Results from cases heard at Birmingham Magistrates' Court have been put on Twitter by West Midlands Police.
Ch Supt Stephen Anderson said there had been a decline in court reporting in recent years.
He said the initiative was designed to make the public more aware of the cases police dealt with.
The force sent its own staff into court for a morning on Tuesday to cover the cases and post them online minutes after they had concluded.
It said the updates on the micro-blogging site were the first ever "tweet-a-thon" from a justice centre.
The tweets from the Grade I-listed Victorian courthouse were posted on Tuesday morning.
Police said they had received a "really positive" response from the public.
Their final tweet from court was: "Morning court session finished, hope today's court tweeting has been interesting. Watch this space for more court tweeting soon."
Among the first cases the force tweeted about were a woman accused of stealing flour and cucumber from a shop and a 58-year-old man who admitted a charge of drinking and driving.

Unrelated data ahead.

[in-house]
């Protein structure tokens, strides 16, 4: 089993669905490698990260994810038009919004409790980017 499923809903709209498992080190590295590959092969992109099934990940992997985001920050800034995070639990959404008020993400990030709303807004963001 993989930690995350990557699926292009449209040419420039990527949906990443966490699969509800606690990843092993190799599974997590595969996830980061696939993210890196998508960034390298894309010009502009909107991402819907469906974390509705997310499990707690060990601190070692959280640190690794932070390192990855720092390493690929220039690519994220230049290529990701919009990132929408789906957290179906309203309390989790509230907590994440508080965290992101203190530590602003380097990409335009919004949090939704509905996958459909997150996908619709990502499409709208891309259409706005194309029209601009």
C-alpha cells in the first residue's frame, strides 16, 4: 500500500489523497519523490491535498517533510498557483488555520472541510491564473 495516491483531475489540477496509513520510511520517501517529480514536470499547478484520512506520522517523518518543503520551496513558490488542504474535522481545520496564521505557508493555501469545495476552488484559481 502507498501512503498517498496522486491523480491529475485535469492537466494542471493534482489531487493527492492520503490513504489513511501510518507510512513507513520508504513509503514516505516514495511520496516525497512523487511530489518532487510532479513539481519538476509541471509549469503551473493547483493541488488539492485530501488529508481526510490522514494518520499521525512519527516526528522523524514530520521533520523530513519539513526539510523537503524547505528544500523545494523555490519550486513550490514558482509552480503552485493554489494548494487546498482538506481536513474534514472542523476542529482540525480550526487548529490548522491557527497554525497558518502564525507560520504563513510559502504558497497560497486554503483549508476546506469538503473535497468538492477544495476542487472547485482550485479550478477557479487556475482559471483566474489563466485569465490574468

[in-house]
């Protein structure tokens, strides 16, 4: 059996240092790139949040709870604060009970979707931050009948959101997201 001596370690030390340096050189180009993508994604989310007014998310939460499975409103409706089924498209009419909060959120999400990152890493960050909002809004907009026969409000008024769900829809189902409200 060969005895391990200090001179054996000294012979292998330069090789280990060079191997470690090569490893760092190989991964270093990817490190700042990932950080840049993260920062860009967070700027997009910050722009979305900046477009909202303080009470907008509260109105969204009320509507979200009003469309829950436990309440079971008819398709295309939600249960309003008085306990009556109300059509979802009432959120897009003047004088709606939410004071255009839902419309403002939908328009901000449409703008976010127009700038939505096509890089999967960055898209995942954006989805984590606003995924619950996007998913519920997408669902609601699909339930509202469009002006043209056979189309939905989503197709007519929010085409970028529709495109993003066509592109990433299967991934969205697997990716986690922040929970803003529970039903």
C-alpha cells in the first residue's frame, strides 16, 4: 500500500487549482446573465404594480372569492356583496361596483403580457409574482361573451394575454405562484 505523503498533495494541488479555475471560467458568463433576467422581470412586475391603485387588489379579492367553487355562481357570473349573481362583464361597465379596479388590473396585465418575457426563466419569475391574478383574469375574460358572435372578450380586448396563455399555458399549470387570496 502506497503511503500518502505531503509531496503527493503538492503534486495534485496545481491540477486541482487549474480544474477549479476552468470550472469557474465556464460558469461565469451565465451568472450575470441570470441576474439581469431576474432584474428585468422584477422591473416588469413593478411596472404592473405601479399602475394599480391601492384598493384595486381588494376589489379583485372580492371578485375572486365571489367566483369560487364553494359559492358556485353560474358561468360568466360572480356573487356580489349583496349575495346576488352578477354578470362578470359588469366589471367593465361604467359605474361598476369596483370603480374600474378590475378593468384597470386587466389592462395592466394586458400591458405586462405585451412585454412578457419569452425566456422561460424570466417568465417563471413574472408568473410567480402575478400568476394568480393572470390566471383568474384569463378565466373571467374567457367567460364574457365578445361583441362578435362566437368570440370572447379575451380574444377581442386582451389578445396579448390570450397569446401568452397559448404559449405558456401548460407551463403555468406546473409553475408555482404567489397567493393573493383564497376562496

'Peace of mind'
The man was immediately banned from driving for three years, but will be fully sentenced at a later date.
A 24-year-old man was fined £200 for stealing electric fans and a man and a youth were accused of robbing a boy of a £500 bike.
Other cases tweeted about included a 39-year-old Bromford man remanded to crown court until July accused of serious wounding and criminal damage and a woman who pleaded guilty to shoplifting mascara from a shop by hiding it in her bra.
Speaking before the start of Tuesday's initiative, Mr Anderson said: "We've seen over recent years a bit of a decline in court reporting, particularly through local newspapers as they've faced their own financial constraints.
"That's tended to result in the general public not knowing what happens in court and what the outcomes at courts are."
Dominic Ponsford, editor of the Press Gazette, said the tweets drew attention to a wider problem.
"The West Midlands Police Twitter stunt highlights a serious issue - the concern that local newspapers aren't covering magistrates' courts as comprehensively as they once did," he said.
"But this is a poor replacement for the sort of service you would get from a local newspaper - not least because they don't include any of the names of people charged and convicted, thereby denuding the tweets of all local interest."